In the spring of 1994, the University of Minnesota’s Campus Involvement Center initiated an assessment of student opinion regarding leadership development opportunities at the University of Minnesota. The assessment indicated that students viewed their leadership development activities and experiences as crucial to their overall education. The students suggested several ways to promote the value of leadership development in their education: (A) Develop an undergraduate minor in leadership studies (B) List involvement and leadership experiences on their transcripts and (C) Offer more traditionally co‐curricular leadership programs for credit.
Staff in Student Affairs developed a conceptual framework for the Minor, which was endorsed by the Vice President for Student Affairs and the Dean of the College of Education and Human Development. Faculty from the College of Education and Human Development were identified to work with staff from Student Affairs to develop a formal proposal for the Undergraduate Leadership Minor. The work group expanded to include a representative from the Reflective Leadership Center at the Humphrey Institute for Public Affairs and the curriculum for the 3000 level leadership course, “Leadership, You and Your Community” was developed.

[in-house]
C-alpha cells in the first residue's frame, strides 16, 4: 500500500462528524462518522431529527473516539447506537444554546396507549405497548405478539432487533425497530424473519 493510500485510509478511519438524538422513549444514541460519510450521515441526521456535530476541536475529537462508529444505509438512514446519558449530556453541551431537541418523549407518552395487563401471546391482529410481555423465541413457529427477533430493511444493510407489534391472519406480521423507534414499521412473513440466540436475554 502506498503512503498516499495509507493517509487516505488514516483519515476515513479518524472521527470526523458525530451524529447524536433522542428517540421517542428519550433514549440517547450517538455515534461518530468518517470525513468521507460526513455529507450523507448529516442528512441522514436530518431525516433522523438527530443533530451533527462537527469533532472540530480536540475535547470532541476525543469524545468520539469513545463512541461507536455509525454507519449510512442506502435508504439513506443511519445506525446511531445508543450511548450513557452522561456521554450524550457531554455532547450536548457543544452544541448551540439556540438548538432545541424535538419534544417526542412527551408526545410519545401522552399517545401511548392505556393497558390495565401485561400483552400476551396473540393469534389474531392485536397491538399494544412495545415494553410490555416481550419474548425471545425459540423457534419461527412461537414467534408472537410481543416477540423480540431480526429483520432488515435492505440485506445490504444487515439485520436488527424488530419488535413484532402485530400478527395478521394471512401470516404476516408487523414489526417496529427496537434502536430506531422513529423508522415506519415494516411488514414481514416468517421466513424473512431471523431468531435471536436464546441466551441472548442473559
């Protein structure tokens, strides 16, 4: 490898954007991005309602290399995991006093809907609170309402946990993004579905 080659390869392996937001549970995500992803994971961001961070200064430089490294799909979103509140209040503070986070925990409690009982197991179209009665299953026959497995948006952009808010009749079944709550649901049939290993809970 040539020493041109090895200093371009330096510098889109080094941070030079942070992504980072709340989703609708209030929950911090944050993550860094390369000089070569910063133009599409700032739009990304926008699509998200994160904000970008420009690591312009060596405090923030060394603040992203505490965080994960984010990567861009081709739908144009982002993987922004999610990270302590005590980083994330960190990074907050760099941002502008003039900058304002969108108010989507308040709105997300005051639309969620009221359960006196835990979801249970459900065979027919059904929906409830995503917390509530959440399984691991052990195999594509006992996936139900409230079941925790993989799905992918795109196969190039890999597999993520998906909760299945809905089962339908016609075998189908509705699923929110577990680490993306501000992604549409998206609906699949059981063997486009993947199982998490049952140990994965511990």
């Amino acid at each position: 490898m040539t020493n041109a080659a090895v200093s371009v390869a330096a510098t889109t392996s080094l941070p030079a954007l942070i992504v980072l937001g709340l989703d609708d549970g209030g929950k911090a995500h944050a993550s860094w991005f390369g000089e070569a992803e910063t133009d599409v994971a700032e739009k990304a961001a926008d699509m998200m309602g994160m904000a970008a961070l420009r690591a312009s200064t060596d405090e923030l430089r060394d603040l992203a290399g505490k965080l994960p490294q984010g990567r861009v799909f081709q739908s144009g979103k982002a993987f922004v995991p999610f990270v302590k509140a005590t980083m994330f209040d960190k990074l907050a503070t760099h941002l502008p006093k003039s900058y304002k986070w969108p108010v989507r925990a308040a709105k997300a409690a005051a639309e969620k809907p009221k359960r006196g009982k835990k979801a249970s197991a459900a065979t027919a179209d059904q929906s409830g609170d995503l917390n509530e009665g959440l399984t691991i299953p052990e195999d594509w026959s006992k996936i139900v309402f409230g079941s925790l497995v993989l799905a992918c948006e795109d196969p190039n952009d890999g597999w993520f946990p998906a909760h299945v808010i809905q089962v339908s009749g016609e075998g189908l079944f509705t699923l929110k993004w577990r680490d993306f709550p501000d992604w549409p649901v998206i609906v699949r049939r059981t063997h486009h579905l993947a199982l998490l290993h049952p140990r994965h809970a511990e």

In the spring of 1997, a non‐credit Leadership Minor seminar was offered to explore the concept of leadership courses for credit and to solicit input regarding the content of the curriculum. In the spring of 1998, the first course, entitled, “Leadership, You and Your Community,” then identified as EDPA 3199/ PA 3099, was offered for credit with 19 students registered.
In the fall of 1998, a Leadership Minor Advisory Team was chaired by Jim Hearn, Chair of the Department of Educational Policy & Administration in the College of Education and Human Development. This team developed the comprehensive proposal for the Minor, which received final approval from the Board of Regents in December of 1999. All core courses were offered in the spring of 2000, with 41 students enrolled. Since then, our numbers continue to grow and during the 2015‐2016 school year, there were over 1,500 enrollments in our core courses.